Of the 17 million people in Syria, it’s estimated that half the population is currently food insecure. Another 4.6 million refugees have fled Syria, flowing through the borders of neighboring Jordan, Lebanon, Turkey and other nations. Host countries, strained to provide enough food and water to their own citizens before the refugee crisis, are challenged more than ever to keep up with growing demands.On Tuesday, 19 April 2016, the Robert B. Daugherty Water for Food Global Institute (WFI), the University of Nebraska-Lincoln (UNL), and the International Arid Lands Consortium hosted a workshop on the intersection between water scarcity, human security and democratization as they relate to the Syrian refugee crisis in the arid lands of the Middle East. The all-day workshop was held at the Nebraska Innovation Campus Conference Center and attracted over 90 people from UNL and the broader community.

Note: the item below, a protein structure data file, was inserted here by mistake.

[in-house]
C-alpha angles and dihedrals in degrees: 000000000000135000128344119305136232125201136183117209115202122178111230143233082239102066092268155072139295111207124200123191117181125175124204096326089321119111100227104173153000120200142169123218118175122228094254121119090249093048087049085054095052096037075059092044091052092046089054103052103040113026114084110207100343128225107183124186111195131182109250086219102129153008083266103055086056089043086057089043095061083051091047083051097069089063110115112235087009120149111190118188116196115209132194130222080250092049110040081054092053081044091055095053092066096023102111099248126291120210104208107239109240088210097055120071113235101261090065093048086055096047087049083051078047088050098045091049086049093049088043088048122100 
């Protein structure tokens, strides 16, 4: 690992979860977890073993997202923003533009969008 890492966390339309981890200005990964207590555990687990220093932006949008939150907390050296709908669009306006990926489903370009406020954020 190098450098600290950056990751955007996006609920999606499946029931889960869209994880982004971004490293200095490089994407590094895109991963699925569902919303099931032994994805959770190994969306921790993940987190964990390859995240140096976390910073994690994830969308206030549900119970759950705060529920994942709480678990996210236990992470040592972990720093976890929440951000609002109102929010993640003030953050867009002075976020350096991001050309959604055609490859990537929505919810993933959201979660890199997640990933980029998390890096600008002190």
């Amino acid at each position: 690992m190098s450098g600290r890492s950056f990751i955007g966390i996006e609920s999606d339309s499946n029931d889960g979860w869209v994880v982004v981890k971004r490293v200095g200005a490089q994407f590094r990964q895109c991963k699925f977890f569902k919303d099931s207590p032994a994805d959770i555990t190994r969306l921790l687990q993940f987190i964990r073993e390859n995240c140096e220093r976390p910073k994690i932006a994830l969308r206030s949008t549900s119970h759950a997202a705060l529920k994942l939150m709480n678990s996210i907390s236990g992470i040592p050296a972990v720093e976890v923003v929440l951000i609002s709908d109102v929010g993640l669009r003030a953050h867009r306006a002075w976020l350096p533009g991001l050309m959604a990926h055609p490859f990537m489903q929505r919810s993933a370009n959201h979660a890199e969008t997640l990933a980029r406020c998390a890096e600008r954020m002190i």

The workshop was organized with help from a team of interns recruited by WFI in January 2016. The interns, assisted by WFI program associates Paul Noel and Richael Young and Director of Policy Nick Brozovic, undertook background research and managed the workshop logistics and administration. James Garza, Maiya Shahwan and Maddie Thorn, three Global Studies students, worked on promoting the workshop in the UNL community and through social media. They developed a series of infographics that were displayed on social media and at the workshop. Morgan Spiehs, a photojournalism student, worked with James, Maiya and Maddie. She also developed videos to promote the workshop. Rebecca Lang, a graphic design student, designed all the infographics that were developed by the other interns. Other WFI staff and interns helped on the day of the workshop.